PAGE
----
4th Annual Neurology Research Retreat

June 7, 2019

Part I
Cognition & Plasticity
Session Moderator: Martin Picard, PhD
Jason Carmel, MD, PhD
“Sensory targets for movement recovery”

Movement relies on efferent commands from brain and afferent feedback. Poor movement after CNS injury is strongly associated with corticospinal tract injury, and less attention is paid to sensory tract dysfunction. In pediatric hemiplegia, sensory system injury is more strongly associated with hand dysfunction than motor system injury, largely due to developmental preservation of a bilateral corticospinal tract. This suggests that therapy might be directed towards sensory, rather than motor, pathways to restore skilled movement.

William Charles Kreisl, MD
“Discerning the relationship between inflammation and Alzheimer’s disease”

Whether neuroinflammation plays a causal role in Alzheimer’s disease (AD) or is just a non-specific response to neurodegeneration is unclear. We sought to determine if upstream amyloid accumulation and downstream cognitive impairment have independent relationships with microglial activation. We demonstrated that amyloid positivity and cognitive impairment are independently associated with increased PET binding of TSPO, a microglial biomarker. These results suggest that neuroinflammation co-occurs with amyloid plaque deposition in the absence of cognitive impairment and with cognitive impairment in the absence of amyloidosis. Our results argue that microglial activation could be both a specific response to amyloid plaque deposition in early stages and a non-specific response to neurodegeneration in later stages of AD.

Sabrina Simoes, PhD
“Alzheimer’s vulnerable brain region relies on a neuronal-enriched retromer”

Anatomical studies have identified the trans-entorhinal cortex (TEC) as a subregion of the brain selectively vulnerable to Alzheimer’s disease (AD). Molecular studies have implicated defects in endosomal trafficking as pathogenic drivers of the disease. Whether and how endosomal trafficking links to anatomical vulnerability remains unknown. Here, in addressing these questions, we focus on retromer, a protein complex central to endosomal trafficking and linked to AD. VPS26 is the only protein of retromer’s trimeric core with two paralogs, VPS26a and VPS26b. First, we begin by establishing that, more than any other cells, neurons are enriched with a functionally distinct VPS26b-retromer that is dedicated to endosomal recycling. Second, using neuroimaging we find that the TEC is differentially affected by VPS26b depletion, a finding further validated by electrophysiology and cognitive testing. Finally, we demonstrate that the AD-target TEC is highly enriched in VPS26b and markers of the recycling endosome. Together with recently established network properties of the TEC, our results suggest a unified mechanism for disease vulnerability.

Part II
Neurodegeneration & Neuroinfections
Session Moderator: Tyler Cutforth, PhD
Badri Vardarajan, PhD, MS
“Large scale sequencing efforts in Alzheimer’s disease: findings and future work”

The Alzheimer's Disease Sequencing Project was presidential initiative launched with aims to identify a) new genes involved in Alzheimer’s Disease (AD), b) gene alleles contributing to increased risk for or protection against the disease, c) modifying genetic factors that protect or delay onset of disease and d) potential avenues for therapeutic approaches and prevention of the disease. In this talk, I will summarized the findings from the large genome-wide association and sequencing studies in Alzheimer’s Disease. I also described ongoing complementary approaches including multi-omics integration of genomics, transcriptomics, metabolomics and proteomics to identify the missing heritability of LOAD.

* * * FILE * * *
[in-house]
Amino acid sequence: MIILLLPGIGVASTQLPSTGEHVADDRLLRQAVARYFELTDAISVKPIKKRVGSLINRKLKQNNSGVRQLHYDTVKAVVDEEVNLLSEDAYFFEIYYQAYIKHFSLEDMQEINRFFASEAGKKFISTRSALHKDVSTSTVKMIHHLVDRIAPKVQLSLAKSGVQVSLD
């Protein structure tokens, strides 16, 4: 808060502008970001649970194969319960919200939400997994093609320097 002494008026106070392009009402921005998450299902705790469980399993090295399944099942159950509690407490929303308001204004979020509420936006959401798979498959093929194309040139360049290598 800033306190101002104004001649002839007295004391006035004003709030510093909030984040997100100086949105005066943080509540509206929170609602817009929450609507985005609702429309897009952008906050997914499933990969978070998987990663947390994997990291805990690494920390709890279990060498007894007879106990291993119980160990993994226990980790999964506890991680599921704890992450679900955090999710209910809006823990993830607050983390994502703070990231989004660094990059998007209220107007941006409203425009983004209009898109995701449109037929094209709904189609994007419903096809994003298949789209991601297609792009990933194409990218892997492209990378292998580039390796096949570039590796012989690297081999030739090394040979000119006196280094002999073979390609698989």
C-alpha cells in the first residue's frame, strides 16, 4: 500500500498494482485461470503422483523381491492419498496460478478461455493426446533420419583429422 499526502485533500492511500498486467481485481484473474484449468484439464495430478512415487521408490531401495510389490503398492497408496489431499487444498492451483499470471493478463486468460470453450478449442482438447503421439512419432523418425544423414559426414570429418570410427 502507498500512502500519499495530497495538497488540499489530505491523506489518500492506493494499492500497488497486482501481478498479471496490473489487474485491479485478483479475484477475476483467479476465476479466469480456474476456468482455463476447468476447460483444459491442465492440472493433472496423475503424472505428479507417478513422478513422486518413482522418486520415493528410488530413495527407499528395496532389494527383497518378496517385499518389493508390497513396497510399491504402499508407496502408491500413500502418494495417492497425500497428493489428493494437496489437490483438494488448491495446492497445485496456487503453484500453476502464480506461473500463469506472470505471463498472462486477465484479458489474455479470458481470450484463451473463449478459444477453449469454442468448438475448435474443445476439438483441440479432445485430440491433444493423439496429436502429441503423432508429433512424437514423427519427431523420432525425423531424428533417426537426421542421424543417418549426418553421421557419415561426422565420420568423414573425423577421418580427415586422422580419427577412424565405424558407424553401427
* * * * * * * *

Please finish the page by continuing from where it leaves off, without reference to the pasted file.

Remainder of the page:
Kiran Thakur, MD
“Tackling CNS infectious and inflammatory conditions: Identifying the best approach to turn the mysterious into the treatable”

Neurological infections and neuroimmunological conditions pose significant diagnostic and management challenges in the inpatient hospital setting, wherein over 50% of cases remain with an unknown etiology at hospital discharge. Through retrospective ICD-based data and electronic medical record review, our work evaluates patients with neuroinfectious and neuroimmunological conditions, identifying sociodemographic risk factors including older age, active substance abuse, and living in nursing home or public housing prior to discharge to be associated with poor outcome. We are also working with the NYC Health Department to evaluate delays in diagnosis and management of patients with definitive community acquired bacterial meningitis. Our findings suggest that a significant number of patients are misdiagnosed, with delayed time to lumbar puncture and treatment initiation.  We also describe work as part of a multicenter cohort of patients with acute flaccid myelitis (AFM), and describe a significant number of patients (over 50%) misdiagnosed. We describe novel approaches to diagnosis of CNS infections and neuroinflammatory conditions, including multiplex polymerase chain reaction (PCR), next generation sequencing (NGS) and early brain biopsy which utilize a hypothesis free approach to test for possible CNS pathogens and immune mediated conditions. We will be working to define immune signatures in patients with CNS autoimmune conditions and infections, and identify the prevalence of post CNS infectious autoantibodies. 

Mariko Taga, PhD
“Dissecting BIN1 in AD: reduced protein-level expression of exon 7 in human astrocytes is associated with increased Tau pathology”

BIN1, an Alzheimer’s disease (AD) susceptibility gene, has 10 isoforms that are expressed in various CNS cell types. The BIN1-related molecular events that lead to AD and the cell type(s) in which these events occur remain unclear. Here, we mapped the distribution of BIN1 isoforms and defined the cell type(s) in which BIN1 exerts its AD-related effects.